905Re: Hammock Camping Near Disaster!
- Mar 24, 2003Regarding the cause/anatomy/etc...
the rip is at the end of the loop velcro. It is perpendicular to the
edge of the fabric and extends about 6 inches into the hammock.
My guess is the cause was the hook velcro of my bug net. I had sewn
hook velcro all the way to the end of the bug net, somewhat
differently than you suggest. It is a little more form fitting to
the opening of the hammock. I'd guess that the hooked together
velcro on the bug net somewhere outside the overhand knot of the
hammock got stuck and as I sat down on the edge of the hammock the
hook velcro, or the sharp edge on that velcro, acted as a knife,
starting a rip.
At this point, I am considering doing something different with the
velcro for the poncho/insulator, so I may just chuck the material for
the hammock and peel off the existing velcro to re-use it. Patching
the material might work, but for the 12 bucks to replace the
material, it seems like too much work to patch and then worry.
--- In email@example.com, "Ed Speer" <info@s...> wrote:
> Wow! Flyfisher--glad you were able to salvage your hike. Your quick
> thinking saved the day (or the night).
> I'm most interested in what caused the ripped hammock, as I'm sure
> are. I've never had a hammock do that before, so my suspicion is
> the fabric somehow got cut or torn on a sharp edge. How was the rip
> oriented--along the fabric edge, perpendicular to the fabric edge,
> Does the features of the rip suggest how it tore--I don't even know
> torn ripstop is suppose to like.
> Were you using 1.9 ripstop, or it's lighter 1.1 oz cousin? I've
> ripstop tear from normal use--but never 1.9.
> Tying the end knot by pulling the long edges a few inches longer
> the rest of the hammock shouldn't put undue stress on the long
> anything, it puts more stress on the centerline of the hammock, not
> long edges. And the velcro shouldn't be the culprit either (FYI,
> sometimes my velcro stops just shy of the end knot and other times
> disappears into the end knot, but it never extends completely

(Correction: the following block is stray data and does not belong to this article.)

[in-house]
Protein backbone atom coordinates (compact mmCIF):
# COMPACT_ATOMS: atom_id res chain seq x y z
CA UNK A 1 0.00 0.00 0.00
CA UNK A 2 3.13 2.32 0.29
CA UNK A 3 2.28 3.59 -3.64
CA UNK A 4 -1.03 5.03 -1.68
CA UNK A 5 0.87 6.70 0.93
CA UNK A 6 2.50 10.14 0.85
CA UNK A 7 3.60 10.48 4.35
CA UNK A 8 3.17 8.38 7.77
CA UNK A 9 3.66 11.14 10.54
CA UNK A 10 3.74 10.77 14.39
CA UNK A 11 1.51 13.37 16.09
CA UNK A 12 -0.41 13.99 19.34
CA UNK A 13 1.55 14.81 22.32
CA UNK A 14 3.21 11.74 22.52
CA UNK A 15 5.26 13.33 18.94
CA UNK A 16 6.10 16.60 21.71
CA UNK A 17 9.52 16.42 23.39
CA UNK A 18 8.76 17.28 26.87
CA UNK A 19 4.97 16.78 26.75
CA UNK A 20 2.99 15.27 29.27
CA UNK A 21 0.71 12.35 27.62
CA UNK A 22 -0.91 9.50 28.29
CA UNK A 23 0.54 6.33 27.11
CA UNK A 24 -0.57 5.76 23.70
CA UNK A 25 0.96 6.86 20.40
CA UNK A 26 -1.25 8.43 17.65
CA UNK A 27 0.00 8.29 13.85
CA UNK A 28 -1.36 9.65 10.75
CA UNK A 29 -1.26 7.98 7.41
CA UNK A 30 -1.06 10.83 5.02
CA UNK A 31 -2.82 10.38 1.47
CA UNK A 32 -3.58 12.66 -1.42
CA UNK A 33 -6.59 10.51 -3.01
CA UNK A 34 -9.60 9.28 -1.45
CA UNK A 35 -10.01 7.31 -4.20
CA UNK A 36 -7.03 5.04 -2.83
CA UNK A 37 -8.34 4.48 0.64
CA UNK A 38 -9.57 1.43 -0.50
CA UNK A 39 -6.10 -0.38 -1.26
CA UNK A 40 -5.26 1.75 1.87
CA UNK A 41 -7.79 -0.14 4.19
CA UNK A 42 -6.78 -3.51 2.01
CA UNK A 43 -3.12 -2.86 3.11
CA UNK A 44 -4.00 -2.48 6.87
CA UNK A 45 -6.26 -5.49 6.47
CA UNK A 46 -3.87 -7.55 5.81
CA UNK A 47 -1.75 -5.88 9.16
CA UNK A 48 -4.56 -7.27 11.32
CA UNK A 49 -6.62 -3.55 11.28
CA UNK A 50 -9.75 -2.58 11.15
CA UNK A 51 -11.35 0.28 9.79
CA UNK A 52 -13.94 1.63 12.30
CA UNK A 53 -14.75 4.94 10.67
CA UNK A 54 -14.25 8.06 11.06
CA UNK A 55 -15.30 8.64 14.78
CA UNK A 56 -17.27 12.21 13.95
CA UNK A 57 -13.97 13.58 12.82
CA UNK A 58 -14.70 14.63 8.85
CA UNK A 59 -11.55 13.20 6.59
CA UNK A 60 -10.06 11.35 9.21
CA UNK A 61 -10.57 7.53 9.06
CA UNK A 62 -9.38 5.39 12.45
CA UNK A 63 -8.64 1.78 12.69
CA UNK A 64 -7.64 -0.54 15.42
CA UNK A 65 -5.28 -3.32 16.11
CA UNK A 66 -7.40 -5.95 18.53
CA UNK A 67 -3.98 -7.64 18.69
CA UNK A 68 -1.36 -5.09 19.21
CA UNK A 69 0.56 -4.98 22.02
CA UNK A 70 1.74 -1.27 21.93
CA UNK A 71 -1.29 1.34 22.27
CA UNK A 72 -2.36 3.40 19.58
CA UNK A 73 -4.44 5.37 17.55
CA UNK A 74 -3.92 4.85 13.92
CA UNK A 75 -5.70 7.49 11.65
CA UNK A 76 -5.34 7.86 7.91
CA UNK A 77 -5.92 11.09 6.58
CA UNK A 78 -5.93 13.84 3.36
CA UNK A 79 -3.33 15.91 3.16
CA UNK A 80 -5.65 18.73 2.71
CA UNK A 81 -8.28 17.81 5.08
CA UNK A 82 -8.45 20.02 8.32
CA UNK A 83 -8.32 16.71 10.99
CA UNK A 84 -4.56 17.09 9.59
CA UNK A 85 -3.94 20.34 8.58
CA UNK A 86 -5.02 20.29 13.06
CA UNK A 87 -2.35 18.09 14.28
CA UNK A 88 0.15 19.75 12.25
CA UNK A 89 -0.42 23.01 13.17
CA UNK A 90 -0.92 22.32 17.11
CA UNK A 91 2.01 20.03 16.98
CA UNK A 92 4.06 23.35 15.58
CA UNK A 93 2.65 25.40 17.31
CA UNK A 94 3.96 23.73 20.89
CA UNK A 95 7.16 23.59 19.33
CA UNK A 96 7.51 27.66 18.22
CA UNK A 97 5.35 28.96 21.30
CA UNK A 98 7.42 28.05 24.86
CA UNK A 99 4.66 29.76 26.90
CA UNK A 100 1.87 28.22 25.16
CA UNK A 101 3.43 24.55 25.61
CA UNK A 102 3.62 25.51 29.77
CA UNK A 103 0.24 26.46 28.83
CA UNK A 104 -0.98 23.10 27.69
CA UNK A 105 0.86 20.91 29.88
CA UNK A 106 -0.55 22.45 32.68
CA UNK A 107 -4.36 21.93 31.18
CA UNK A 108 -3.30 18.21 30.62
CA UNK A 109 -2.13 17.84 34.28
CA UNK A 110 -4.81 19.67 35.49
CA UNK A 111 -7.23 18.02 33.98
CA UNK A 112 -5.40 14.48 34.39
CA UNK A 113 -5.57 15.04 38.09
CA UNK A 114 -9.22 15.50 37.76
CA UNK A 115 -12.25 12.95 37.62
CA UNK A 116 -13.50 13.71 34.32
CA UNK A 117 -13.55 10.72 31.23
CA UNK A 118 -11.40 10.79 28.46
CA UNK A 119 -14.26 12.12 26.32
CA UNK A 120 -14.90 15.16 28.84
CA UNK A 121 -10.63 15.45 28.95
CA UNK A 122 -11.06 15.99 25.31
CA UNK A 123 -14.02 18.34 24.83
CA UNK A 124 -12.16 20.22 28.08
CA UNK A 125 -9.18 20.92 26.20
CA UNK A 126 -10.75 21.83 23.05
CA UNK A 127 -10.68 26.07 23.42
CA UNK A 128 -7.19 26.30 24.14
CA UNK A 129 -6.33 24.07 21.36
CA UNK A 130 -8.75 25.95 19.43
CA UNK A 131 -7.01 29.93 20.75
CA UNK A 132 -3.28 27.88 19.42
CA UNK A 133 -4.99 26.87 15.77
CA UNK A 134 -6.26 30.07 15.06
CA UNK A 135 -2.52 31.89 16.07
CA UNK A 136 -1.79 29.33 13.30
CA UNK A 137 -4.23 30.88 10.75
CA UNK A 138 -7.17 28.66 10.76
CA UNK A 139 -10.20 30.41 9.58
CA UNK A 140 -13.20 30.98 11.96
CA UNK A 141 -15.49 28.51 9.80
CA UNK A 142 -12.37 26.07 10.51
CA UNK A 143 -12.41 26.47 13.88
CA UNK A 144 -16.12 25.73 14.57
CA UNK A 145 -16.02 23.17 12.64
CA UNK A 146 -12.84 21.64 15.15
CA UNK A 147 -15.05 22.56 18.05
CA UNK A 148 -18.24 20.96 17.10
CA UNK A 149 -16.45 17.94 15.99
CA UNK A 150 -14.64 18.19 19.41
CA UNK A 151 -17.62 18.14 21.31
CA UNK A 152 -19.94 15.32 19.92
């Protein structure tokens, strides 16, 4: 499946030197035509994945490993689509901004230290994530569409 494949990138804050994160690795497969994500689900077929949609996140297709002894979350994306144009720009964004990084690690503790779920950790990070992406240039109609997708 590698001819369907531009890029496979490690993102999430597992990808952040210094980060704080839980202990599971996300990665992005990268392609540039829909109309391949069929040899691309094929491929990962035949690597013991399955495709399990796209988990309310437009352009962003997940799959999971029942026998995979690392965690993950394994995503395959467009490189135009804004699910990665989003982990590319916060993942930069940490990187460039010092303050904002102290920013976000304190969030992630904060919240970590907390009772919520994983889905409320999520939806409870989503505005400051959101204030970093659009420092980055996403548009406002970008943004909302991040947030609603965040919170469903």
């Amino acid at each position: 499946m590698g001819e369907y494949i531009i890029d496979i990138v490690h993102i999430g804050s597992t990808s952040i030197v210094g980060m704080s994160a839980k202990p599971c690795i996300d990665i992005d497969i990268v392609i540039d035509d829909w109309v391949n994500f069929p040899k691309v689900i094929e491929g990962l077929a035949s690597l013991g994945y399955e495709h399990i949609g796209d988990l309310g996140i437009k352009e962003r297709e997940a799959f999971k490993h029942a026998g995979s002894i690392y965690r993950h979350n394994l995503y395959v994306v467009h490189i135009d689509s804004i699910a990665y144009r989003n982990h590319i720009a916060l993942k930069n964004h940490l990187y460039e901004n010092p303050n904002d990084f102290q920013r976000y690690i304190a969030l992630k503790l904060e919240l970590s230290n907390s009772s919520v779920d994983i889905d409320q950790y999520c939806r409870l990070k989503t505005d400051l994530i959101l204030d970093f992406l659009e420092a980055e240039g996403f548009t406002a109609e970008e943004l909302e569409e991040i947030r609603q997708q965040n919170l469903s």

> the knots). As far as user weight goes, I've tested a 1.9 ripstop
> hammock to 375 lbs w/ me wildly bouncing up and down --the only
> that happened was the 1/2" steel bolts I was tied to pulled out of
> wall! I have many customers who weigh more than you and they've not
> reported any problems. I'm currently using a 1.9 oz ripstop hammock
> that has been slept in over 400 times--that's over 3,200 hours,
> sign of failure or damage (I weigh 170 lbs). In fact, that's the
> hammock I tested to 375 lbs earlier.
> What I'm trying to say here is it seems unlikely the fabric failed
> normal use only. I would carefully consider sources other than the
> fabric or the design. I'm assuming the fabric was sound to begin
> Were you using seconds--fabric seconds are usually OK since defects
> generally cosmetic, but defects in the fabric strength can exist.
> How was the hammock packed/transported after the last use--is it
> possible it could have been cut or ripped accidentally. Did the
> snag on anything while making or breaking camp, like a sharp stick
> rock--I've often worried that mine will get damaged this way--it's
> easy to miss a potential snag or rip. Also, once occupied, the taut
> hammock fabric is much more susceptible to punctures or tears--
> have gotten caught on anything after you were inside, either this
> or a recent previous use? Did anyone else use your hammock--could
> have had a problem? When all else fails, blame it on the Mad
> I'm sure you're trying to think of every possible cause and may have
> already considered the ones I mention above. Hopefully we can use
> episode as a learning experience--if you can only solve the
> -----Original Message-----
> From: geoflyfisher [mailto:geoflyfisher@y...]
> Sent: Sunday, March 16, 2003 3:20 PM
> To: firstname.lastname@example.org
> Subject: Hammock Camping Near Disaster!
> Well, it seems like near disaster. On my Zaleski trip, I almost
> to sleep on the ground. The robust nature of Ed's design had me
> swinging after a 10 minute repair.
> When I arrived at the campsite, I put up the hammock and decided to
> take the bug net off completely, as it is entirely too early for
> flying biting stuff, and I no longer need the bug net to keep snow
> flakes off my quilt.
> When I got to one end, I discovered to my horror, that there was a
> inch rip in the hammock right at the end of the velcro strip. I
> don't know if the hook velcro of the bug net had weakened the
> unprotected 1.9 oz ripstop, or my pulling the 2 inches Ed suggests
> the book had caused the edge to become extra tight, but there was a
> failure of the material. I was a bit afraid to sleep in the torn
> Solution.. I pulled the strap loop down a foot or so toward the
> other end of the hammock. Then I tied a new knot in the end of the
> hammock, incorporating the velcro edge. The rip is in the
> that no longer supports weight. It worked just fine, but is a
> shorter (about 14 inches) than I planned. As such it will work
> for Diane, but I was a little long for the new length. But it
> I'm glad I had not used the sewn method of making the hammock end.
> If I had, I would have been sleeping on the ground.
> Prevention... I am reconsidering Ed's instruction to pull the two
> edges up about two inches. I may be this unequal tension which led
> to the failure. I have to think a little about that. I also am
> considering sewing the velcro strip all the way to the end of the
> material so the strip is part of the knot and lends extra strength
> the critical last couple inches.
> Has anyone else had problems with a failure of the hammock material
> when they used the right material and did not violate the weight
> limits?? (I weigh 190#)
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